What is a school environment

University of Cologne

A study by the University of Cologne shows that ethnic inequality in access to grammar school not only affects the educational and career paths of students with a migration background, but also shapes their identities and friendships. The study by Dr. Hanno Kruse and Professor Dr. Clemens Kroneberg from the University of Cologne was published in the American Journal of Sociology. She investigated the question of which schools pupils with a migration background feel as German. In addition, it was examined to what extent this identification is important for their friendships with young people without a migration background.

The study revealed pronounced local differences: in areas where young people with a migration background rarely attend grammar school, they feel more like Germans at grammar school. In addition, this identification is increasingly associated with friendships with classmates without a migration background. Those who hardly feel like German are less likely to be friends with classmates without a migrant background - social integration at high school tends to be linked to feeling like German.

In areas where young people with a migrant background are also well represented in grammar schools, however, these connections are not found: grammar school students with an immigrant background do not have an increased tendency to feel as German. In addition, the identification as German is not relevant to the extent to which they are socially accepted by classmates without a migration background.
The study, which was carried out by Professor Clemens Kroneberg as part of the ERC Starting Grant project “Social Integration and Boundary Making in Adolescence” (SOCIALBOND), combines for the first time administrative spatial data on all secondary schools in Germany with extensive survey data on identities and friendship networks at 144 selected schools .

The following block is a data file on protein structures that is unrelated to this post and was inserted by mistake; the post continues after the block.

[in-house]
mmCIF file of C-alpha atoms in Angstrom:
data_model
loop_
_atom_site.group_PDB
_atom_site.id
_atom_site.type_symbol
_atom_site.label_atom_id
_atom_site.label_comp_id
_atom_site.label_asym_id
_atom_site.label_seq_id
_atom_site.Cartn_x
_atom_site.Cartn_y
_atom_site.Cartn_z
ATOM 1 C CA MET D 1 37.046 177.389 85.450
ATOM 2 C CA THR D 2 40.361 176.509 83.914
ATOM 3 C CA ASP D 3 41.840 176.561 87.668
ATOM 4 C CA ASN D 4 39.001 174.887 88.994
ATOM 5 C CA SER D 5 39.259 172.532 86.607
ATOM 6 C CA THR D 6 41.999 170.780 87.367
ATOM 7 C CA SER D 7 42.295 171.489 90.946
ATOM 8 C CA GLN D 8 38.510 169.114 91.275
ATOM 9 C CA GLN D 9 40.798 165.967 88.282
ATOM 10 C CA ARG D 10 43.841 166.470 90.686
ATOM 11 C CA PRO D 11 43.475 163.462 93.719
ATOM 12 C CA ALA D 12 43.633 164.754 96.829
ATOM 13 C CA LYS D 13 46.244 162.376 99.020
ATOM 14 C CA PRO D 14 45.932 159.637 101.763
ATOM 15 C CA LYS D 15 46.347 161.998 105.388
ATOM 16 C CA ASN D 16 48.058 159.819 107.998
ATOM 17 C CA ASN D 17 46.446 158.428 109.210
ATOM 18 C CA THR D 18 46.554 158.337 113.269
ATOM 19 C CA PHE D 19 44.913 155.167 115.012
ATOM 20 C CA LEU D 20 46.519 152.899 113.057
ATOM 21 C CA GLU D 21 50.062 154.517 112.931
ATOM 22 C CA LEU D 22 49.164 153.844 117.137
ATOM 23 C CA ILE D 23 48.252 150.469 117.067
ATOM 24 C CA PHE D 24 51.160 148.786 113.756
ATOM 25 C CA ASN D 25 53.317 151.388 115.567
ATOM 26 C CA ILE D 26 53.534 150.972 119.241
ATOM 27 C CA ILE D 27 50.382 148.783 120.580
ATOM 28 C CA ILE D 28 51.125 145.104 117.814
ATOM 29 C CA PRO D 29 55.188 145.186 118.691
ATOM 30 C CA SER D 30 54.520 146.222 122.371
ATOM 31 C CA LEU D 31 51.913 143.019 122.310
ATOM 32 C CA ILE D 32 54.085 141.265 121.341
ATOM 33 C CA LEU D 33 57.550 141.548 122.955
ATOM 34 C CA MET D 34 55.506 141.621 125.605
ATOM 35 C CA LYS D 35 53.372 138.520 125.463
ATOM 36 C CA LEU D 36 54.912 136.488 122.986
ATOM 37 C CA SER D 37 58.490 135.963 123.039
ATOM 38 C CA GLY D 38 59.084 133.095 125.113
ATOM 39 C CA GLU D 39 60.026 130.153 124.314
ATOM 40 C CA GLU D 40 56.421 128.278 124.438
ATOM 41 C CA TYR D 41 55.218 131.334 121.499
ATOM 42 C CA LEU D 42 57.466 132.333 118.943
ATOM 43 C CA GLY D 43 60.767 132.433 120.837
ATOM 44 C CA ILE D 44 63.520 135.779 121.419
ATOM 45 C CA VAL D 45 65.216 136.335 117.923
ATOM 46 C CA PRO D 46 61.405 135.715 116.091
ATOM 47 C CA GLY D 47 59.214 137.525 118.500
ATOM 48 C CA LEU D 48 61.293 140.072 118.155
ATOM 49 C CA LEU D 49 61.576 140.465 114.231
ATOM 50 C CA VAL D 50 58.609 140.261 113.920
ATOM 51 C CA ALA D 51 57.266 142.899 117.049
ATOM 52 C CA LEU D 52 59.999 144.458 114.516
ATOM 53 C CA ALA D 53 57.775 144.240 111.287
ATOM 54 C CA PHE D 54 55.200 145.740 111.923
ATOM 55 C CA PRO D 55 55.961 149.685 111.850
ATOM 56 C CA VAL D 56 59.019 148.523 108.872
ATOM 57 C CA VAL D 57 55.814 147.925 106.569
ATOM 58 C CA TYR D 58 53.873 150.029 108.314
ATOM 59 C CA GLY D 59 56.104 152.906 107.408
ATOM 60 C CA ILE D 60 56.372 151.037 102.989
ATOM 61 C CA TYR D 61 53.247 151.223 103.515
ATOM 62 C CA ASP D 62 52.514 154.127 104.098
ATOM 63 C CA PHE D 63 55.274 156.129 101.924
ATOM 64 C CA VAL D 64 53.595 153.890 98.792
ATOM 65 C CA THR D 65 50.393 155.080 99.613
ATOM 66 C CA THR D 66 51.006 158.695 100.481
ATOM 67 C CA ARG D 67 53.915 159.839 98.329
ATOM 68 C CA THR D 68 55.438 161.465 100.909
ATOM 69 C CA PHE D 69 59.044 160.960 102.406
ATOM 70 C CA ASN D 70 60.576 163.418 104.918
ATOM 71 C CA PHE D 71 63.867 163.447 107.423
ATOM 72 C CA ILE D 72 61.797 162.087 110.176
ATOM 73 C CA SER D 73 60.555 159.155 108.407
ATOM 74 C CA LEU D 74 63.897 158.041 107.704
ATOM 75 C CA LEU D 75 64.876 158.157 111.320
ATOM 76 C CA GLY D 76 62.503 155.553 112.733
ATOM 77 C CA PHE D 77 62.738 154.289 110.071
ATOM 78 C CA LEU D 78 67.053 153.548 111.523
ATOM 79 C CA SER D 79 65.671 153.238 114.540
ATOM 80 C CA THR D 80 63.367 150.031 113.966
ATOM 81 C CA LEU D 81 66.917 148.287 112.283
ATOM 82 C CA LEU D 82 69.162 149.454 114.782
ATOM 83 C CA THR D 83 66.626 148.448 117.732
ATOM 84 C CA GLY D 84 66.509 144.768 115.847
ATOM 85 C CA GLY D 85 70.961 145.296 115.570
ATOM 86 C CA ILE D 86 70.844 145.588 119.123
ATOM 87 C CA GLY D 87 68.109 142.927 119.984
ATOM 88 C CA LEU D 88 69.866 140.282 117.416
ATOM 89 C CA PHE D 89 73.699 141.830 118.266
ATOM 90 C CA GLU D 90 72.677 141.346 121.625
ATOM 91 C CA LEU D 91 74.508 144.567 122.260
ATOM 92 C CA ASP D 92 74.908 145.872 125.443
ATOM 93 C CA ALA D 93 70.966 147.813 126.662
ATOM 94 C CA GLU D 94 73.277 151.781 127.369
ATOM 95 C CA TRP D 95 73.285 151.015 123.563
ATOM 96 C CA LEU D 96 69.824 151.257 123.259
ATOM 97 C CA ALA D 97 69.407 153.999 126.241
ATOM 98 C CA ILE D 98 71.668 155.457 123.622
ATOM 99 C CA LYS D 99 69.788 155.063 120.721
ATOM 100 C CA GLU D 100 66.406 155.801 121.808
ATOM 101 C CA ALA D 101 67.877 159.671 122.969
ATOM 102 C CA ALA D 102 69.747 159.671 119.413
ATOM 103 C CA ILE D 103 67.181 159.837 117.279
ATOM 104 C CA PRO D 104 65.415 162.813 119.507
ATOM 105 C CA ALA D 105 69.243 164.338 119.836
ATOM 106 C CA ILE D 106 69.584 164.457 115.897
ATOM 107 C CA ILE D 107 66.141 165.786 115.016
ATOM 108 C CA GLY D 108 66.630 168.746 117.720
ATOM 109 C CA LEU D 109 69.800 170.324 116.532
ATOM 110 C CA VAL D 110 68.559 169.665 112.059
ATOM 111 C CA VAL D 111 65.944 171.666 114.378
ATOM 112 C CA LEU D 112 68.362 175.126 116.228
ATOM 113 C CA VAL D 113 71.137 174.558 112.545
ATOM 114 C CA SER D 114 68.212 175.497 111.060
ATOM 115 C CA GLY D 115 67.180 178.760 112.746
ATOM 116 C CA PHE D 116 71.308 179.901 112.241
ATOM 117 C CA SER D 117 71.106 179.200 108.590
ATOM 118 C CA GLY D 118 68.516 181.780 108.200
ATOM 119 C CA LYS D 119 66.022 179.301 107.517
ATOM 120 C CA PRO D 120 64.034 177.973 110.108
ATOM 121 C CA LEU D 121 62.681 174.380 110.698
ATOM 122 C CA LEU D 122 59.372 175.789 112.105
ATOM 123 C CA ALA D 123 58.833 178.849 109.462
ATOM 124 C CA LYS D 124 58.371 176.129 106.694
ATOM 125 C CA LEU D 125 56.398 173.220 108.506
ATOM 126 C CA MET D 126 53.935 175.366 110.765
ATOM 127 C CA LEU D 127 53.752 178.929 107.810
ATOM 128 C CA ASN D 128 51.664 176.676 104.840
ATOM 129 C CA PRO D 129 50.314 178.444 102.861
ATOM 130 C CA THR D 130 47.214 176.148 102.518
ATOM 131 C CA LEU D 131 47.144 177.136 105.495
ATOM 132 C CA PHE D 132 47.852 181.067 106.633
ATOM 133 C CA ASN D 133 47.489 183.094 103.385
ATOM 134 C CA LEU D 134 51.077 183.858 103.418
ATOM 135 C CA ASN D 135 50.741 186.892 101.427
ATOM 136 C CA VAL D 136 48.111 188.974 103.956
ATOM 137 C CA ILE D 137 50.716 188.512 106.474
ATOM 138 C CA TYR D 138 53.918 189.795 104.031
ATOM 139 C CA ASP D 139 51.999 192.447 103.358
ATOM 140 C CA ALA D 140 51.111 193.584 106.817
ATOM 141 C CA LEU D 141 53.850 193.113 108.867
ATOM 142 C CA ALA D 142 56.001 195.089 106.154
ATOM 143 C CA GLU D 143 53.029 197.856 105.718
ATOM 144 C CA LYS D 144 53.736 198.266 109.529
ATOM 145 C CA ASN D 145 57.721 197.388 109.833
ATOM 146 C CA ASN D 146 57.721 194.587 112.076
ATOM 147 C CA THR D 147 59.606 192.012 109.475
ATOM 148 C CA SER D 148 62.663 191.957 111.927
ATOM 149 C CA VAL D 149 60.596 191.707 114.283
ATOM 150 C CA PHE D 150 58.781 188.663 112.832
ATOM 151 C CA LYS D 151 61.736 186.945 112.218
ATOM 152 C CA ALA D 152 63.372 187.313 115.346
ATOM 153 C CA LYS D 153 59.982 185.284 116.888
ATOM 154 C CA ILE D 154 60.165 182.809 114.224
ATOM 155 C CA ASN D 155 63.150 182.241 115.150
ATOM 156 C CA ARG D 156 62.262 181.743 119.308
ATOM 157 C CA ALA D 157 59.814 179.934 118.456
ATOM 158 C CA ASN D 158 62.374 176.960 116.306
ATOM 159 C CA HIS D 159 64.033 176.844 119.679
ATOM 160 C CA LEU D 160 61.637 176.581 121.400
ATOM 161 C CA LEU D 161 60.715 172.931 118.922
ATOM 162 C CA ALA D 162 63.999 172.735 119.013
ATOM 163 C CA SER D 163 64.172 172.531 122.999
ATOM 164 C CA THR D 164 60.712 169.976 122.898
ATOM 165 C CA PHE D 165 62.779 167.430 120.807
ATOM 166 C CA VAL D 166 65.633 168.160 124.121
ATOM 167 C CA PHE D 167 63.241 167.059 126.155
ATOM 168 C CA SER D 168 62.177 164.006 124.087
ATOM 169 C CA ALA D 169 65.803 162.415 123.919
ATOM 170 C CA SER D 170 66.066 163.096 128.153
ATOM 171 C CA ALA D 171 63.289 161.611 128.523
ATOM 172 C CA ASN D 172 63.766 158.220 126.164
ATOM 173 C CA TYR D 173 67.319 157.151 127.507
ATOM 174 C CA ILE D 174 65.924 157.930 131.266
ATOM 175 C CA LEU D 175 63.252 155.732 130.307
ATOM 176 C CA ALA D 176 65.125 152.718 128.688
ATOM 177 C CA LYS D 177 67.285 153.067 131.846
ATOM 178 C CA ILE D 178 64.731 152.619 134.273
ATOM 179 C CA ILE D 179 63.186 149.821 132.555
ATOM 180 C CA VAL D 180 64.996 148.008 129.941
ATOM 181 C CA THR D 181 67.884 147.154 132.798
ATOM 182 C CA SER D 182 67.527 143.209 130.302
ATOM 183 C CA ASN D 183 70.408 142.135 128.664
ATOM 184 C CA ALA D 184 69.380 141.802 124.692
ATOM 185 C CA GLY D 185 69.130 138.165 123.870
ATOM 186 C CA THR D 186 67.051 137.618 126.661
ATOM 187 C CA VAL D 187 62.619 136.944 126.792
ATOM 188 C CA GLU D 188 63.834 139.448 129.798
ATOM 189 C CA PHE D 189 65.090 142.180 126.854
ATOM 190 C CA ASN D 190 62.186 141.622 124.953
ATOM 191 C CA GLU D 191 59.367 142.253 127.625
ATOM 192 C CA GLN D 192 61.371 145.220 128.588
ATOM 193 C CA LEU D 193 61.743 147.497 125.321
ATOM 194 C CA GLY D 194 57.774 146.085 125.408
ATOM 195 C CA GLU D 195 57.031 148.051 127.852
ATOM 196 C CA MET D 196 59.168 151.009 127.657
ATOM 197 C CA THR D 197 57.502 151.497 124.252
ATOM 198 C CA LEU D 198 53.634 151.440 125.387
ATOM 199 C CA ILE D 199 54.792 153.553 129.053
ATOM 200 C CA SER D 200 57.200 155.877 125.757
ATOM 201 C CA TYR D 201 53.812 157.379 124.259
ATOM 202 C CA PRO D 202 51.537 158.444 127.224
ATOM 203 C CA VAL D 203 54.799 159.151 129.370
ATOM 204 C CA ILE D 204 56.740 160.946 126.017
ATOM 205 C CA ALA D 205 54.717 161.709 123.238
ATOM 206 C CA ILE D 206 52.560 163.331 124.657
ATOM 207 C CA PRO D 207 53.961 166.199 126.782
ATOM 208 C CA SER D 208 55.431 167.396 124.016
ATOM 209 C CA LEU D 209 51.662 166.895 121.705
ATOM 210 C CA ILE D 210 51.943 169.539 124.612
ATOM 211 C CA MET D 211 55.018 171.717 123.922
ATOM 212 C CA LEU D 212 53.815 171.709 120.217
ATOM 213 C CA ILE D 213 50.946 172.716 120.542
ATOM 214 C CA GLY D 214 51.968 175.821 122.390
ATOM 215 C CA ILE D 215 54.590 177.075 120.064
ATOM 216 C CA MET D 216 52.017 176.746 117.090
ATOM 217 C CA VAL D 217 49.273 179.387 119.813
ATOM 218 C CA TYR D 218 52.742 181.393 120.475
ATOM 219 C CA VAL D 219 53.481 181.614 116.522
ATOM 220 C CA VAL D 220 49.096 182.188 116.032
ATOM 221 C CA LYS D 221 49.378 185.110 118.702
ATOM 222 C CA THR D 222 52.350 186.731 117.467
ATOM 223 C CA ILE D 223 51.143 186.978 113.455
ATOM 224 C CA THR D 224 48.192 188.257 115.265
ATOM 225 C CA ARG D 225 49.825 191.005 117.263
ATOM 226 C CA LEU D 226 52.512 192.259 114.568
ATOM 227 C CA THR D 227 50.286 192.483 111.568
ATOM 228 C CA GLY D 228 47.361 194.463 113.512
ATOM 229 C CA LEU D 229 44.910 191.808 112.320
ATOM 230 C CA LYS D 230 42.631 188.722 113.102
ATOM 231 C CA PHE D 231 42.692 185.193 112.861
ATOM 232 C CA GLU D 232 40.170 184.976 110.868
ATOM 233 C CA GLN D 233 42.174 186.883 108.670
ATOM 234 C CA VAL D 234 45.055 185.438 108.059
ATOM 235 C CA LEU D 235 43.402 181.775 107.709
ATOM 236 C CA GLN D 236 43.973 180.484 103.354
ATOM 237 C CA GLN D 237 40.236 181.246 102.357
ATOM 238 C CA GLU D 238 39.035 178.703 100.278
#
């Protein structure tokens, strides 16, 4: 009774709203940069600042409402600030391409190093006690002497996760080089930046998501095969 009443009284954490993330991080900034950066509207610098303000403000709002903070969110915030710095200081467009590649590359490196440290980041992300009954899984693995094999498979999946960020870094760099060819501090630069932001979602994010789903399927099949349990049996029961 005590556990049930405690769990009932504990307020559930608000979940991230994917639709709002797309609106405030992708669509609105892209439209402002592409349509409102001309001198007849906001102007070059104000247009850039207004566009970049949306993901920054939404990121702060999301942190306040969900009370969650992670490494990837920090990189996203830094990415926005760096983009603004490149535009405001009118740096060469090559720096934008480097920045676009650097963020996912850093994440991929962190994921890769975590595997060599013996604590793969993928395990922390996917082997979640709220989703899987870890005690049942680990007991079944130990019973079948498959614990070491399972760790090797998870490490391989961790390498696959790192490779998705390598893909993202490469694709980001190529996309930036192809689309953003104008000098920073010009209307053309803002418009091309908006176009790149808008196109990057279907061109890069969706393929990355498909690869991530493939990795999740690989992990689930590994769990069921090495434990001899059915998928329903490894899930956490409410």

Kroneberg interprets the results as follows: “Where there is hardly any ethnic diversity at grammar schools, a national leading culture seems to dominate. Young people with an immigrant background tend to identify strongly as Germans, and this is also relevant for their social integration in the school class. Other school types and grammar schools in areas with greater educational equality, on the other hand, tend to be 'schools of diversity', in which the question of identifying as Germans is less important. "

However, identifying as German is not just a question of the local context: the study also shows that Muslim schoolchildren often have difficulties in feeling German - regardless of the otherwise effective influences of the local context. Professor Kroneberg says: “Research to date shows that Muslim citizens feel more often than they are foreign or do not belong to the German majority society. Such demarcations are certainly a factor that makes identification difficult. This overall social influence seems to be so strong that it overrides the influence of the local school context. "

Content contact:
Prof. Dr. Clemens Kroneberg
Institute for Sociology and Social Psychology (ISS)
+49 221 470-4406

Press and communication:
Sarah Brender
+49 221 470-1700

To the publication:
Kruse, Hanno and Clemens Kroneberg, 2019: More than a Sorting Machine: Ethnic Boundary Making in a Stratified School System. American Journal of Sociology 125 (2): 431-484.